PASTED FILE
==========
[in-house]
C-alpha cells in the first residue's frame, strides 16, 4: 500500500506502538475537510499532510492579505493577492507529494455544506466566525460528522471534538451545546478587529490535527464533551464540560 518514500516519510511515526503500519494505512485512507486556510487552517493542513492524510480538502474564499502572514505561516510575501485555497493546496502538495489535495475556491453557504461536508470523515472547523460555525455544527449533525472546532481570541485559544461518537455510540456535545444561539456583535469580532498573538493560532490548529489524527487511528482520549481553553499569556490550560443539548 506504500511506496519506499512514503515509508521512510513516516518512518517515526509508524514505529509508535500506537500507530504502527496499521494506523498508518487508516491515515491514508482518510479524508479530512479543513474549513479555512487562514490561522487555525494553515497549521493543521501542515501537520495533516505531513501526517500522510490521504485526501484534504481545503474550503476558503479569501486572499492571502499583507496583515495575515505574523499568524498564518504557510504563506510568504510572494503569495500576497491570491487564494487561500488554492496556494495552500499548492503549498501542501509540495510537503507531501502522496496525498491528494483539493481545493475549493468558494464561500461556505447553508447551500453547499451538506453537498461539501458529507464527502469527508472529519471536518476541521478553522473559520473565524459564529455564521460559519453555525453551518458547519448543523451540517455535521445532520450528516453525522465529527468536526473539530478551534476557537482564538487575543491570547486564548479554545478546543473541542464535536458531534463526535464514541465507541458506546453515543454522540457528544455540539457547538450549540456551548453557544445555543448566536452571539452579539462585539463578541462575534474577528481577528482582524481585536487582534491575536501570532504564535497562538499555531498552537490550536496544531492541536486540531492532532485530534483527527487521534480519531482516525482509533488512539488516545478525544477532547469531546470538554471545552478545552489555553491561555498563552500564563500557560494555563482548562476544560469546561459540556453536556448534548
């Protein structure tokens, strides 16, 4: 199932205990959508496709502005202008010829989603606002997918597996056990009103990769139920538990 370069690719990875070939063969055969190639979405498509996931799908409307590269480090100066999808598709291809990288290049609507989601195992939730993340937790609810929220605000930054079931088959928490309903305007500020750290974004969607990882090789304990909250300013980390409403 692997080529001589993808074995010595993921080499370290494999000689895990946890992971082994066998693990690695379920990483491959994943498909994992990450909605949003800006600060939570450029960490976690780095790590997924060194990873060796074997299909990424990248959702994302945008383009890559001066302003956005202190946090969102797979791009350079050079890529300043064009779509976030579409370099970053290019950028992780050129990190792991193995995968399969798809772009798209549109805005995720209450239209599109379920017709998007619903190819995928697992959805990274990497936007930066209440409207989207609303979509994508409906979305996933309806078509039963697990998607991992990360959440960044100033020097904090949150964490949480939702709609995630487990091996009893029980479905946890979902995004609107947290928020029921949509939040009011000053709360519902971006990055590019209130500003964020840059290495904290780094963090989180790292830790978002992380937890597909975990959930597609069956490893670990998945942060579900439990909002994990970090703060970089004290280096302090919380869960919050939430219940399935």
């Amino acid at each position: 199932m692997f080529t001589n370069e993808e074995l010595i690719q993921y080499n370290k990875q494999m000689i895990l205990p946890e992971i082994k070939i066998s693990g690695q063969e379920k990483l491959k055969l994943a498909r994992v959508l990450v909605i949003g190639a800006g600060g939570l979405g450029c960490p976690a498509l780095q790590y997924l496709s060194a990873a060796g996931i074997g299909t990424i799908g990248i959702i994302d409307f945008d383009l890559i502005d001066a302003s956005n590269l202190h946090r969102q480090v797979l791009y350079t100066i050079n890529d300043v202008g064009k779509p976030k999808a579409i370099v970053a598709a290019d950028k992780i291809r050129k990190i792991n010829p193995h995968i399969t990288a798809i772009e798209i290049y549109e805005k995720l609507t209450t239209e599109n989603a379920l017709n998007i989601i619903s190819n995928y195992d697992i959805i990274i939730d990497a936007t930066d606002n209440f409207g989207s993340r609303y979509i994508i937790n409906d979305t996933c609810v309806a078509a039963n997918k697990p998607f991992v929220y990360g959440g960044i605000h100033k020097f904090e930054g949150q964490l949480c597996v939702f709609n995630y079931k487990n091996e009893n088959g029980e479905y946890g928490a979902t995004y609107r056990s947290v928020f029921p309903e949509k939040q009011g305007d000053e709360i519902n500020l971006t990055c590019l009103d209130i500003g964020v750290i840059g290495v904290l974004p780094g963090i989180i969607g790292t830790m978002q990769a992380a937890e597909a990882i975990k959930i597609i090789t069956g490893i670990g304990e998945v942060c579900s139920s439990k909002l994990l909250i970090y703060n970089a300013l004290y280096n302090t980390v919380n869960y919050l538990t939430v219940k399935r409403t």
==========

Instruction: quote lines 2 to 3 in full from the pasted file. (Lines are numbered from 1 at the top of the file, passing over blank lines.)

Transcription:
C-alpha cells in the first residue's frame, strides 16, 4: 500500500506502538475537510499532510492579505493577492507529494455544506466566525460528522471534538451545546478587529490535527464533551464540560 518514500516519510511515526503500519494505512485512507486556510487552517493542513492524510480538502474564499502572514505561516510575501485555497493546496502538495489535495475556491453557504461536508470523515472547523460555525455544527449533525472546532481570541485559544461518537455510540456535545444561539456583535469580532498573538493560532490548529489524527487511528482520549481553553499569556490550560443539548 506504500511506496519506499512514503515509508521512510513516516518512518517515526509508524514505529509508535500506537500507530504502527496499521494506523498508518487508516491515515491514508482518510479524508479530512479543513474549513479555512487562514490561522487555525494553515497549521493543521501542515501537520495533516505531513501526517500522510490521504485526501484534504481545503474550503476558503479569501486572499492571502499583507496583515495575515505574523499568524498564518504557510504563506510568504510572494503569495500576497491570491487564494487561500488554492496556494495552500499548492503549498501542501509540495510537503507531501502522496496525498491528494483539493481545493475549493468558494464561500461556505447553508447551500453547499451538506453537498461539501458529507464527502469527508472529519471536518476541521478553522473559520473565524459564529455564521460559519453555525453551518458547519448543523451540517455535521445532520450528516453525522465529527468536526473539530478551534476557537482564538487575543491570547486564548479554545478546543473541542464535536458531534463526535464514541465507541458506546453515543454522540457528544455540539457547538450549540456551548453557544445555543448566536452571539452579539462585539463578541462575534474577528481577528482582524481585536487582534491575536501570532504564535497562538499555531498552537490550536496544531492541536486540531492532532485530534483527527487521534480519531482516525482509533488512539488516545478525544477532547469531546470538554471545552478545552489555553491561555498563552500564563500557560494555563482548562476544560469546561459540556453536556448534548
């Protein structure tokens, strides 16, 4: 199932205990959508496709502005202008010829989603606002997918597996056990009103990769139920538990 370069690719990875070939063969055969190639979405498509996931799908409307590269480090100066999808598709291809990288290049609507989601195992939730993340937790609810929220605000930054079931088959928490309903305007500020750290974004969607990882090789304990909250300013980390409403 692997080529001589993808074995010595993921080499370290494999000689895990946890992971082994066998693990690695379920990483491959994943498909994992990450909605949003800006600060939570450029960490976690780095790590997924060194990873060796074997299909990424990248959702994302945008383009890559001066302003956005202190946090969102797979791009350079050079890529300043064009779509976030579409370099970053290019950028992780050129990190792991193995995968399969798809772009798209549109805005995720209450239209599109379920017709998007619903190819995928697992959805990274990497936007930066209440409207989207609303979509994508409906979305996933309806078509039963697990998607991992990360959440960044100033020097904090949150964490949480939702709609995630487990091996009893029980479905946890979902995004609107947290928020029921949509939040009011000053709360519902971006990055590019209130500003964020840059290495904290780094963090989180790292830790978002992380937890597909975990959930597609069956490893670990998945942060579900439990909002994990970090703060970089004290280096302090919380869960919050939430219940399935």